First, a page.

The Yin and Yang of Nuclear Energy

A recent letter in The Japan Times complained that opponents of nuclear power always conflate good nuclear power (electricity) with bad nuclear power (bombs). This blog is guilty as charged, and it’s a valid question to ask, but unfortunately, there are some very good reasons why you can’t have your yin without your yang. Seriously, viewing the photo above of the Fukushim Dai-ichi Unit 3 detonation, who wouldn’t be terrified by both the civilian and military uses of nuclear energy?
To understand why the two co-exist requires a look at the origins of nuclear energy. The history shows that during the days of discovery, no one had the faintest thought of using nuclear fission to boil water, even though it wasn’t too hard to imagine how the chain reaction could be moderated. The history also shows that a vast, expensive infrastructure for building weapons had to exist before nuclear power plants were built – mostly as an afterthought justification for having made the weapons complex.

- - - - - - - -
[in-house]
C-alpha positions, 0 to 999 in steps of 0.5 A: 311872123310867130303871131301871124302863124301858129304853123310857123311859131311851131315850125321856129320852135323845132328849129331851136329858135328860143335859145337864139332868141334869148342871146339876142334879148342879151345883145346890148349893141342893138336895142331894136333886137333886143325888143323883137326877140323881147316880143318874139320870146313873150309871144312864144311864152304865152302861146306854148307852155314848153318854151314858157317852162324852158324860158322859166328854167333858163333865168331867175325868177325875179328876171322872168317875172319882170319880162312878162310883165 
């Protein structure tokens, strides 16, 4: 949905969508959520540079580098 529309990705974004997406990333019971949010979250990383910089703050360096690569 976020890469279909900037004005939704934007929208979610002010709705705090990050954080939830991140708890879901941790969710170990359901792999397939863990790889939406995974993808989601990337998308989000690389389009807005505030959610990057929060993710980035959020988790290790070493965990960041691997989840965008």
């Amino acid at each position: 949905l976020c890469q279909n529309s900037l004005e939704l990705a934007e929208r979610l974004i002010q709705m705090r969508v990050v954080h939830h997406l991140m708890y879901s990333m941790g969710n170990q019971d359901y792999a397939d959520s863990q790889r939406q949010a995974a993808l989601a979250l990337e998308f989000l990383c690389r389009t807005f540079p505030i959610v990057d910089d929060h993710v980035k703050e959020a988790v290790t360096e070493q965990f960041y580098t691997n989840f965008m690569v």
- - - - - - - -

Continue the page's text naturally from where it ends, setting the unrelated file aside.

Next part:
Consider how hard it has been to get modern civilization off its addiction to fossil fuels. There has been no transformative, massive investment in renewable energy, and the likely reason is that it has no potential for massively destructive weapons that would change the balance of power in the world.